Evaluation of non-CO2 impacts from widespread use of aviation biofuels
Global air traffic demand is projected to grow at 5 %/yr, leading to strongly increasing emissions. While aviation drives economic and social progress, its contribution to global emission reduction targets is now considered as equally important. Because drop-in biofuels have the potential to offset lifecycle CO2 emissions and would, because of their jet-fuel-like characteristics, not require current aircraft technology to change, their exploitation as a substitute or extender for mineral jet fuel is now considered as a key element in moving towards a low-carbon economy in air transport. Particularly also motivated by the EU Emissions Trading Scheme that will include aviation from 2012 onwards, the aviation industry is now claiming for a priority access to biofuel markets.
The drawback in using biofuels compared to airframe and engine technology improvements is their limitation in mainly reducing CO2. In this study, the impact of global aviation on the climate to 2050 is quantified by considering the whole suite of emissions such as nitrogen oxides and water vapour that play a significant role if emitted at higher altitudes. A linear climate model is used to quantify the perturbations in non-CO2 emissions at different cruise altitudes. Input parameters to the model are fuel burned, NOx emitted and distance flown of global aviation at 16 cruise altitude bands. Secondly, the traditional system boundary is expanded to account for indirect emissions from aviation biofuel and fuel production. In a final step, different climate metrics are used to calculate the climate impact from aircraft location and emissions data.
The biofuel CO2 lifecycle reduction potential is assumed to be 85 % (lignocellulosic BTL). The subsequent simulated biofuel uptake under an idealised global cap and trade system leads into a carbon neutral growth, which is usually recognized as a strong indicator for sustainable development. It is however shown that (i) a ‘sustained carbon neutral growth’ is very difficult to achieve if not perceived as impractical and (ii) carbon neutral growth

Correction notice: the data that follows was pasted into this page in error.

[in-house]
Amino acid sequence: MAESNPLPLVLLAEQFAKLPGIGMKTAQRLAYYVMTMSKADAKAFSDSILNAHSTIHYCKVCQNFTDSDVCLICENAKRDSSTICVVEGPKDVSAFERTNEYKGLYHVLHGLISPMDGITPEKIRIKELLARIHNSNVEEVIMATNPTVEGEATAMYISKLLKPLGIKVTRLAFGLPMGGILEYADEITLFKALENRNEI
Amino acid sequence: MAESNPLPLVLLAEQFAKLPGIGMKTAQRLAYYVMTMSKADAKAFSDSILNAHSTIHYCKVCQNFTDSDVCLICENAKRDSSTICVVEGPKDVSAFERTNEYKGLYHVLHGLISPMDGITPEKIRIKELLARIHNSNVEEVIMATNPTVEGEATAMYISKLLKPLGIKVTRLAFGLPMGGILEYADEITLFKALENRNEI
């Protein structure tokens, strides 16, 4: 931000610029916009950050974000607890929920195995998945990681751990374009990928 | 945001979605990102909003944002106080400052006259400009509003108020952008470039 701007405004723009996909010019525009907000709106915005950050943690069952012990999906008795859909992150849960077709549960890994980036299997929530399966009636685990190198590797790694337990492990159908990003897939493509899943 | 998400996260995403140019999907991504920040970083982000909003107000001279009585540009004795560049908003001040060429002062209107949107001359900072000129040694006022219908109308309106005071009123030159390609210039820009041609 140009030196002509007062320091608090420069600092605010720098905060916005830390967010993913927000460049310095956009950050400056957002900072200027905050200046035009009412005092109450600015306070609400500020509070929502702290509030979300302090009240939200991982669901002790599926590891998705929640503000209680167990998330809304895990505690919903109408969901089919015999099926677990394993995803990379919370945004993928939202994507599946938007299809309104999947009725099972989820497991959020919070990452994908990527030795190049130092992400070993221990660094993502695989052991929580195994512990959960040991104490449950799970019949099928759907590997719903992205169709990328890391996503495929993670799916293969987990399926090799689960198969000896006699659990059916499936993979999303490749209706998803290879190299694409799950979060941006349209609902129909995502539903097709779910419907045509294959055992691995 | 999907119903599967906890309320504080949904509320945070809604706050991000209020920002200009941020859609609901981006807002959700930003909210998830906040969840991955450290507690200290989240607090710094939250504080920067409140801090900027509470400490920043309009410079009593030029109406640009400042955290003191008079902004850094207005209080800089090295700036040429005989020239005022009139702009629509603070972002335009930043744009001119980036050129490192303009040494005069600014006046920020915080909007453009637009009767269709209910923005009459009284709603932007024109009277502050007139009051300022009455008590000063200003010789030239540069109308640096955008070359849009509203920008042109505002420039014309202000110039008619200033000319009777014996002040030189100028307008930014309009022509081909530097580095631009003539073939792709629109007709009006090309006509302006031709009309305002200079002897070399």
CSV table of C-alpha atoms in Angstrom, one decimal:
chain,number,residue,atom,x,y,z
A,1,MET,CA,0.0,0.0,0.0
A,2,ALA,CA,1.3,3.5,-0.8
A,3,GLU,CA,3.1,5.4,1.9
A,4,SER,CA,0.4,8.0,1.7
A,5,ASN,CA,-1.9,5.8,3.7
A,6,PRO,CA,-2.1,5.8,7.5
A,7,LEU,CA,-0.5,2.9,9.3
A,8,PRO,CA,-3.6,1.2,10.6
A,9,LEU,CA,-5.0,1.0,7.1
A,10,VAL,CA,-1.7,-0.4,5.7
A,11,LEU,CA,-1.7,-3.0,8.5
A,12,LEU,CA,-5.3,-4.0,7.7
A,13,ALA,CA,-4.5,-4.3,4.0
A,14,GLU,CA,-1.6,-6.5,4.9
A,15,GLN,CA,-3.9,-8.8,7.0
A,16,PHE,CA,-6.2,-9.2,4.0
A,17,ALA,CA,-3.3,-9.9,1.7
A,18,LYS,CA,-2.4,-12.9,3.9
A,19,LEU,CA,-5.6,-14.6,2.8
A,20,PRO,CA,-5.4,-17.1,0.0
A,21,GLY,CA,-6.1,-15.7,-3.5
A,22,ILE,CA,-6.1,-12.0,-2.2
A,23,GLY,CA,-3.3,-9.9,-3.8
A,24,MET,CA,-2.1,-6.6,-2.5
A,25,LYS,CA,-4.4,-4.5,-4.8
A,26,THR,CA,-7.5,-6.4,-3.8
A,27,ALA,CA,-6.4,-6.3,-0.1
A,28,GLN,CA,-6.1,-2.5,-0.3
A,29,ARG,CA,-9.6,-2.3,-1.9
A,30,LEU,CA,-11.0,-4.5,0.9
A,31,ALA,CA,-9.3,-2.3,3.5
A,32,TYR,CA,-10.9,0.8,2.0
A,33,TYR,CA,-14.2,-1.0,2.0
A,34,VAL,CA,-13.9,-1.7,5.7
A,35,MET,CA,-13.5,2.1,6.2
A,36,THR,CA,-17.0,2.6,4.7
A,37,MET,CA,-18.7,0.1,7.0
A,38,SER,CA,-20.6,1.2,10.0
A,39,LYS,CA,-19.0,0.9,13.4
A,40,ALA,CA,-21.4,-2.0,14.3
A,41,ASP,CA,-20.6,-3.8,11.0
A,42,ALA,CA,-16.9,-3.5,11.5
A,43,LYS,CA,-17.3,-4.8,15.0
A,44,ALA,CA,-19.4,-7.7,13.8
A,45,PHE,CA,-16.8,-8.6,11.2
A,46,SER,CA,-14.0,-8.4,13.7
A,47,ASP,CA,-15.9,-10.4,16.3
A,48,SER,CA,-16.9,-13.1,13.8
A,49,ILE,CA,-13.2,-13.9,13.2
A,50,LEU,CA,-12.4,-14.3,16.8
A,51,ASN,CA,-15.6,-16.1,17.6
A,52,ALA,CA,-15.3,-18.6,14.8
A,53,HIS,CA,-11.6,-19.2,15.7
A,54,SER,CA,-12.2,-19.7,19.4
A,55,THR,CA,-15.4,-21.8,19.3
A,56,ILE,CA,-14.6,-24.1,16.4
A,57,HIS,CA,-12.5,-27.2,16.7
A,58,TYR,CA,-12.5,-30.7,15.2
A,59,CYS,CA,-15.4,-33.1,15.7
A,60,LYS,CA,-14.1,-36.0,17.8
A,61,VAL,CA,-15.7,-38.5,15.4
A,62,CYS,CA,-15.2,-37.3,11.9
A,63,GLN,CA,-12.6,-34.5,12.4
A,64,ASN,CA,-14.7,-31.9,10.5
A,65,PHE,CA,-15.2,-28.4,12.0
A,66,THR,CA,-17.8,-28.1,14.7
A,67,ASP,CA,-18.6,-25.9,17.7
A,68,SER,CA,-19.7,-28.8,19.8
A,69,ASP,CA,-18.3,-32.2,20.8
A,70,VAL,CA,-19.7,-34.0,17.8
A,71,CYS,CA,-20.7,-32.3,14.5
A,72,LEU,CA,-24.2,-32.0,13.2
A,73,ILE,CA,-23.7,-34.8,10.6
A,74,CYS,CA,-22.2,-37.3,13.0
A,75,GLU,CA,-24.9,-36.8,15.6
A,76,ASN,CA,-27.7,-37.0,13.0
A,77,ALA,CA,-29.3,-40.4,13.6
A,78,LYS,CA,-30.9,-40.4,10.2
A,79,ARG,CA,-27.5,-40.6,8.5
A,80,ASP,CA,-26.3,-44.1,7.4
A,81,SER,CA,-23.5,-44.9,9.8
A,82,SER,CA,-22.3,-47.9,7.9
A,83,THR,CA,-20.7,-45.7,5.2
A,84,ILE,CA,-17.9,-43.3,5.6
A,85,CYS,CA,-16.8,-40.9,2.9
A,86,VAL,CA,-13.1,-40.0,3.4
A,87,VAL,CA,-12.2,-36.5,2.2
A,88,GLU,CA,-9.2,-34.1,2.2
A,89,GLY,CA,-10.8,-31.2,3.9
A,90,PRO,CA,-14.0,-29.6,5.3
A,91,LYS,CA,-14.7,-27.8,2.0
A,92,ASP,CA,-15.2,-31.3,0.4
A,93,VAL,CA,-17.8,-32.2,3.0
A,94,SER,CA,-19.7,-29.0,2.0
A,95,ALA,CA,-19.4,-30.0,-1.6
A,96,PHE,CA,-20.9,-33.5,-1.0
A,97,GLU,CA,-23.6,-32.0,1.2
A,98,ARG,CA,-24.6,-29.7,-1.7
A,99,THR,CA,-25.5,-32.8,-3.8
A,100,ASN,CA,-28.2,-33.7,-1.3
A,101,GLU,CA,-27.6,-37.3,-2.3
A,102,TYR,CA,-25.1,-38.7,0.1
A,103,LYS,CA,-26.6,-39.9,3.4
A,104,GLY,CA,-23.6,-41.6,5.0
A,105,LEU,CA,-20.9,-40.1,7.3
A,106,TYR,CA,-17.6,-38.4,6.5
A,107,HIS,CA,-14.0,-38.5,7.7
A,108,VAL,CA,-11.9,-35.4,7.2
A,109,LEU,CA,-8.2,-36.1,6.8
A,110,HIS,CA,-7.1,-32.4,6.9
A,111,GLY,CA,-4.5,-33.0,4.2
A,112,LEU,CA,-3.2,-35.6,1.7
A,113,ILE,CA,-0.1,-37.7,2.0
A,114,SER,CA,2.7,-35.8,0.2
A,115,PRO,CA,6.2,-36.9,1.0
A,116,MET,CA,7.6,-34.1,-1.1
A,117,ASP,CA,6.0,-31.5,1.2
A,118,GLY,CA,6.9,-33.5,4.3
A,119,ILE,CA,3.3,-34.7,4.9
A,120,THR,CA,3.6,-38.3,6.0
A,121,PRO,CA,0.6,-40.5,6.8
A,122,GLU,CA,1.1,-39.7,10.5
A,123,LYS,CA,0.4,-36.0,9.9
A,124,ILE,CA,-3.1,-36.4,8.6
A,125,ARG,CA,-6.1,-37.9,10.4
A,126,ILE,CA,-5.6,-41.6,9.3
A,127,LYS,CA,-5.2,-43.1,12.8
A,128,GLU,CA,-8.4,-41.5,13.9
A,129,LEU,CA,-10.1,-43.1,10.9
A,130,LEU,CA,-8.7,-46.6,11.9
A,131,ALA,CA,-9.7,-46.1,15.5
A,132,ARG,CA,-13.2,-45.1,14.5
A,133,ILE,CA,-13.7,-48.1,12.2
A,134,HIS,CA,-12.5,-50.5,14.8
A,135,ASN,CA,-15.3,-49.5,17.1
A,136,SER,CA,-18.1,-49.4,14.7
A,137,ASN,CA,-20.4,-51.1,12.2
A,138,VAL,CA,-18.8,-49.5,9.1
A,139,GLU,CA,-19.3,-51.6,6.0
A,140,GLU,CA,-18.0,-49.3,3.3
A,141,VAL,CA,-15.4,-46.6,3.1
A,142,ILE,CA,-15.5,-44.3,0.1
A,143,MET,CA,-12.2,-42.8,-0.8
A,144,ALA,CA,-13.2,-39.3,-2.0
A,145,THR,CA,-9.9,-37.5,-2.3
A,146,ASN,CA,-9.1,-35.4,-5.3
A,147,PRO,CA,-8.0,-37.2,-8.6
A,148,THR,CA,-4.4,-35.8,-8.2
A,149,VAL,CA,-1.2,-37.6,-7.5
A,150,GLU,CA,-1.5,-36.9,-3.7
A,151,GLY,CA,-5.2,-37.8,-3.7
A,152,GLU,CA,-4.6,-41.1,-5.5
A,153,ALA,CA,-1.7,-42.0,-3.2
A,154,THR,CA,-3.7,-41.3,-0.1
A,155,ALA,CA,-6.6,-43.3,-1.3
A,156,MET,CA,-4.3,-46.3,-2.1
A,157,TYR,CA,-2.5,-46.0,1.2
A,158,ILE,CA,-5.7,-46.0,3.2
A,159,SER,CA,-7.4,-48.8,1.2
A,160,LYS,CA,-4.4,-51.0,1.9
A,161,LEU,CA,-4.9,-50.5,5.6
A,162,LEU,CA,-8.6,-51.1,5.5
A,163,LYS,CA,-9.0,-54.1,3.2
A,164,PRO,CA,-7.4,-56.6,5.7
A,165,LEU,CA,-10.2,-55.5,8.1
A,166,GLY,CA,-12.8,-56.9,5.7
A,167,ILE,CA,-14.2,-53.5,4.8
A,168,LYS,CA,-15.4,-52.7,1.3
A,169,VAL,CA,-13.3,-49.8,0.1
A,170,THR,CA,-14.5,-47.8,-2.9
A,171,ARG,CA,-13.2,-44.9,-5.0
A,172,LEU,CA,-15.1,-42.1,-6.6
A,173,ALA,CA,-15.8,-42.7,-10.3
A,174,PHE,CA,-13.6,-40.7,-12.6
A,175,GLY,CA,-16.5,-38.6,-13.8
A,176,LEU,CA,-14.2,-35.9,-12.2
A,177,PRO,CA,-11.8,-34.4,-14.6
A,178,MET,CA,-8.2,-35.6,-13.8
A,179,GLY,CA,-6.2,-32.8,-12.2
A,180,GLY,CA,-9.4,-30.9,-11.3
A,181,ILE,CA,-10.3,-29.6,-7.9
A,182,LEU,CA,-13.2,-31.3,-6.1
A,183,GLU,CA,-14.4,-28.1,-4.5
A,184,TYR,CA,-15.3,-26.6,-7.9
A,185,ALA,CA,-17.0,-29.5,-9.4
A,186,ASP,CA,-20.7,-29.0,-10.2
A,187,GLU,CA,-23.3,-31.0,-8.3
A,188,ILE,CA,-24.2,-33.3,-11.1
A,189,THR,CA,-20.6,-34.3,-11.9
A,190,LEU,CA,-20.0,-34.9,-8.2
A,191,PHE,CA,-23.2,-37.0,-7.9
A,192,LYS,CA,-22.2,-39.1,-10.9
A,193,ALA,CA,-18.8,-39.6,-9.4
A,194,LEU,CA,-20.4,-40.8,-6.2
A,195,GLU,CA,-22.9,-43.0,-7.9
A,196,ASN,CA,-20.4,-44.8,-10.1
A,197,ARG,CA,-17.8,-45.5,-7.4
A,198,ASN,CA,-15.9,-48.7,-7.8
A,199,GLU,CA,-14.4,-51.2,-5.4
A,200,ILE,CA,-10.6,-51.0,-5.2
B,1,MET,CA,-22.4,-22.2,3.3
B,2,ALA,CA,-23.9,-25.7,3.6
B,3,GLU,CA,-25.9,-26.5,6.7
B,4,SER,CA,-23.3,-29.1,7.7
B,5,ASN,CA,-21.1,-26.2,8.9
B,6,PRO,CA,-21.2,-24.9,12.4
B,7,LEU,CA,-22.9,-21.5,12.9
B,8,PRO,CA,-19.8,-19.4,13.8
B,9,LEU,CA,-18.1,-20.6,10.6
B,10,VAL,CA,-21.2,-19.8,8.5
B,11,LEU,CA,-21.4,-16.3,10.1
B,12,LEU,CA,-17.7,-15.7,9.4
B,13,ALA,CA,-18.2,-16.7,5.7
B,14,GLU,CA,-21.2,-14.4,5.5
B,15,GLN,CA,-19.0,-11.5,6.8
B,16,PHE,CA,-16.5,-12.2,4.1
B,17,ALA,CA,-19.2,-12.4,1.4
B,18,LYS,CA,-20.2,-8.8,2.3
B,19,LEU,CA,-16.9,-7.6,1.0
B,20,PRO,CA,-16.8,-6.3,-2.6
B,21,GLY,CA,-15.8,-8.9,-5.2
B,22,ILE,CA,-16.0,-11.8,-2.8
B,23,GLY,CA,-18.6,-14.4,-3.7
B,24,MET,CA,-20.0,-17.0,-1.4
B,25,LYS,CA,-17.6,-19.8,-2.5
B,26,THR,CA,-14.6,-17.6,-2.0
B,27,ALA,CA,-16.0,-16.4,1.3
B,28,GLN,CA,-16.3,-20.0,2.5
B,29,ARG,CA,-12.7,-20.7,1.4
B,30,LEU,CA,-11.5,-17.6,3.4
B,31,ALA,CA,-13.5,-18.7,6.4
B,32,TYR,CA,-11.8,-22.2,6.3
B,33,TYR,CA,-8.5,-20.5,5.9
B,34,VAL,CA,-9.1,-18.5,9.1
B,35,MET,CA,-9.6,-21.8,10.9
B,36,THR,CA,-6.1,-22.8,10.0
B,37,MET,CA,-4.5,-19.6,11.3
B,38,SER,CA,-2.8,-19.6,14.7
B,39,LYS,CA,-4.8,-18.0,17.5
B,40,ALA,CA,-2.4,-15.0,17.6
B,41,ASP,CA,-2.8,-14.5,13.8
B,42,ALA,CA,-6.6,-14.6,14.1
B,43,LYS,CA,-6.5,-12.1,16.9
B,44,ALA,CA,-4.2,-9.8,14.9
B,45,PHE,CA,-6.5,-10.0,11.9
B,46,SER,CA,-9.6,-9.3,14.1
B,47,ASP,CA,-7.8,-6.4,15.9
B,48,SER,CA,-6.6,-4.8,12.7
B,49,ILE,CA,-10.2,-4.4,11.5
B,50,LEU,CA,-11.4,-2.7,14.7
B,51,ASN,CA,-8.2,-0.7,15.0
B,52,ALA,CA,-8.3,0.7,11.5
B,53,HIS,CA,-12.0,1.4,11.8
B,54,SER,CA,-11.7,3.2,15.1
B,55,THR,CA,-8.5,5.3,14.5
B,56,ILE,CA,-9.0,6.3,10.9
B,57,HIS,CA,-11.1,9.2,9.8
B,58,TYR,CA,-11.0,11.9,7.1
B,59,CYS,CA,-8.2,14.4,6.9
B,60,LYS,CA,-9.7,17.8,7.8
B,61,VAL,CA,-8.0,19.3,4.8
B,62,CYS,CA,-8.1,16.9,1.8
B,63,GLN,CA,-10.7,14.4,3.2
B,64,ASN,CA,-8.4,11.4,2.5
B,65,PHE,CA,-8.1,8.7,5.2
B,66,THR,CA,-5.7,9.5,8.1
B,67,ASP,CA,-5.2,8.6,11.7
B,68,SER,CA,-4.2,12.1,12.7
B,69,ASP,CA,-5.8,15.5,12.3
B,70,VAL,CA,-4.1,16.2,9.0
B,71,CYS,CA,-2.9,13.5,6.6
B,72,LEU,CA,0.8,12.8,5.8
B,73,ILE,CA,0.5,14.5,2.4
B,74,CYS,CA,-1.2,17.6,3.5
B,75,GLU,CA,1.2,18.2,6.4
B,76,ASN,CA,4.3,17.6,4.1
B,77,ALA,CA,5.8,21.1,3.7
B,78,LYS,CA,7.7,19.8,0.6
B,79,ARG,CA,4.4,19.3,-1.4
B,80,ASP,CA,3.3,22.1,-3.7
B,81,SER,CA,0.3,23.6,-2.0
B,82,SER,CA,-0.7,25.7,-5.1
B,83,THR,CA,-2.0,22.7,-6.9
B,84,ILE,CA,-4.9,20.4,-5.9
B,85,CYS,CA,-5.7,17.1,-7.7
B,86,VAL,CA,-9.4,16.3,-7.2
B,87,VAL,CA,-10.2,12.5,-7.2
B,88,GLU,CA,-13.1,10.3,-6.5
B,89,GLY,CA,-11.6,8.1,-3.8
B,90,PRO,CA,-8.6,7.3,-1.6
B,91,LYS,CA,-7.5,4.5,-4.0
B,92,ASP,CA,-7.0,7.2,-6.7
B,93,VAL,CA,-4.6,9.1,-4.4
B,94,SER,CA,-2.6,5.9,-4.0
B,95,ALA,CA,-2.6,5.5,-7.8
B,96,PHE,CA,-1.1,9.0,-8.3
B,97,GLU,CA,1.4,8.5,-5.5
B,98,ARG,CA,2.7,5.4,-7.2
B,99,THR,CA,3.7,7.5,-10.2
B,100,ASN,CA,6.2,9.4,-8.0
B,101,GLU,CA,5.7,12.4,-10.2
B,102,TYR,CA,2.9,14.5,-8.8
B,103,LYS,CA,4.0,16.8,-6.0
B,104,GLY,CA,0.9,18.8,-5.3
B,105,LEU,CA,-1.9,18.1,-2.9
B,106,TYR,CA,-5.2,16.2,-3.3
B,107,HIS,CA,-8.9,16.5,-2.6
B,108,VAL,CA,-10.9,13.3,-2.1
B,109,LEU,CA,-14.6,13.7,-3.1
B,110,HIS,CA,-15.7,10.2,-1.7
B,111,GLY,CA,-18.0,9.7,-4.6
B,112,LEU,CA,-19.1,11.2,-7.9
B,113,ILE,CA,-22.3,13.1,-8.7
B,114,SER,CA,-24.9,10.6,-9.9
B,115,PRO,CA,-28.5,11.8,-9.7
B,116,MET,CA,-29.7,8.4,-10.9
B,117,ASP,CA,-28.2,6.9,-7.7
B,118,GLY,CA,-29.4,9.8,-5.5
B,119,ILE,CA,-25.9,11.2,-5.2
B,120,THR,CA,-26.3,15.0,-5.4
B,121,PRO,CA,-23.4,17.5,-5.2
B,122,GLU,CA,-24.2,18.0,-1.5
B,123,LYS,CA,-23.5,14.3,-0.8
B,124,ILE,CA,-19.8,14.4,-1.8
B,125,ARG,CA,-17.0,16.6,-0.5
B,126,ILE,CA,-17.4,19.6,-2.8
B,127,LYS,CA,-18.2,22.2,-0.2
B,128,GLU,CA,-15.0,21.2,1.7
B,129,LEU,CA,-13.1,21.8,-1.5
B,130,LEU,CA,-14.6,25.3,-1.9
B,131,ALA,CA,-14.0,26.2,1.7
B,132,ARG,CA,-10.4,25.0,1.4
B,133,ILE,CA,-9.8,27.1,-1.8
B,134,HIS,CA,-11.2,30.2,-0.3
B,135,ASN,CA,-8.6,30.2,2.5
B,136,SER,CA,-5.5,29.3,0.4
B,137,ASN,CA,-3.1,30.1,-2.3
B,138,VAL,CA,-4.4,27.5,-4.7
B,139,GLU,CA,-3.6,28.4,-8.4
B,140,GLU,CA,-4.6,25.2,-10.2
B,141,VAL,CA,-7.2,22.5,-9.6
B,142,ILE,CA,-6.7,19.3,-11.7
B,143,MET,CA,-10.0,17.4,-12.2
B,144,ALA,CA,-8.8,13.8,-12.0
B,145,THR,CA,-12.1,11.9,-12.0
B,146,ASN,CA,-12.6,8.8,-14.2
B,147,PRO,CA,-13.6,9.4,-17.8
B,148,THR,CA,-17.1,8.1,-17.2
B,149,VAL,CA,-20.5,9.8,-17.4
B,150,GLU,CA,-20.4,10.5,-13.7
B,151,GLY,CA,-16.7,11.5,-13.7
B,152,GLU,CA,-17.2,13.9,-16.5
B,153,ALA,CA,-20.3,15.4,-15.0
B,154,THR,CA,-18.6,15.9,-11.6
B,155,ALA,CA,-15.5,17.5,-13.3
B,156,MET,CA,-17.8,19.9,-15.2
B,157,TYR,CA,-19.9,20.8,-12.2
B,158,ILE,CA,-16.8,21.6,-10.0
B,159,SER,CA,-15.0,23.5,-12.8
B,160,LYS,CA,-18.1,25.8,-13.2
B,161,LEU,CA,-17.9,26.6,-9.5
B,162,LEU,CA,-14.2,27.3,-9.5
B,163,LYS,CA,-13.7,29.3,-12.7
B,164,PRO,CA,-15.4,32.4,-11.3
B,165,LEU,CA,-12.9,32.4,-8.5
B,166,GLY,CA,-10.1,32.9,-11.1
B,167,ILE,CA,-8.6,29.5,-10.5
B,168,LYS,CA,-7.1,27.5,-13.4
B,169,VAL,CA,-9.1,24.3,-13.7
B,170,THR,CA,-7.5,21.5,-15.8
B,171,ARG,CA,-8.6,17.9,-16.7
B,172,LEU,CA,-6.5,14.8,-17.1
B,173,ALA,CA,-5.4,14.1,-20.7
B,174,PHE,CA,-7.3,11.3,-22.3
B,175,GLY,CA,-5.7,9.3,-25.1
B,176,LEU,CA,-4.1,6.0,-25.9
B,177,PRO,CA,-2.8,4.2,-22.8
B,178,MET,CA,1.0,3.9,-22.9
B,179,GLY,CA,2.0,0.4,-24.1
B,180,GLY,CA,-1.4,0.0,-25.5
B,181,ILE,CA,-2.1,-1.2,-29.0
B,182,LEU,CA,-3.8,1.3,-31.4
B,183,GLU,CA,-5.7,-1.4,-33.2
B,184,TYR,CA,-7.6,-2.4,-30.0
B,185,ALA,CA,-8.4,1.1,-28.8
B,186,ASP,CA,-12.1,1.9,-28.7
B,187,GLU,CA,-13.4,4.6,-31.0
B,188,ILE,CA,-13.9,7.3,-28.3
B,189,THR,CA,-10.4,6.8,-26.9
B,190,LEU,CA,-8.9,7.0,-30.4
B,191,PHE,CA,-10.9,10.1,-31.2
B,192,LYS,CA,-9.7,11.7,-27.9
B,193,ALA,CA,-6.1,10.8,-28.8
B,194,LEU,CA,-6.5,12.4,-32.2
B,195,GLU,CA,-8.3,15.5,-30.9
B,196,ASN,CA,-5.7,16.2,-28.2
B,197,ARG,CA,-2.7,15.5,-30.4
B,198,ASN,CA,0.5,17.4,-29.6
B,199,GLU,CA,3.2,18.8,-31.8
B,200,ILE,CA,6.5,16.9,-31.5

must not be confused with climate neutral growth.
The net climate benefit of all simulated years between 2005 and 2050 with a total biofuel proliferation of 29.8 % of fuel used and a total CO2 reduction of 25.4 % is found to be 6.1 % for a 20 years time horizon (TH) and 22.4 % for a 500 years TH, using ‘annual pulsed GWPs’ as the climate metric and the reference scenario with 100 % mineral jet fuel as a basis for comparison. The reduction in climate impact could eventually become negligible for THs lower than 20 years. The perceived net climate benefit from widespread use of aviation biofuels is therefore (i) lower than the CO2 benefit (in terms of percentage reductions) and (ii) highly subject to the chosen TH, which illustrates the difficulties and complexity of comparing CO2 and non-CO2 emissions on a unified scale. In evaluating the viability of biofuels in aviation, policymakers must therefore decide whether or not emission reductions in the near term are considered as more important than emission reductions in the long term.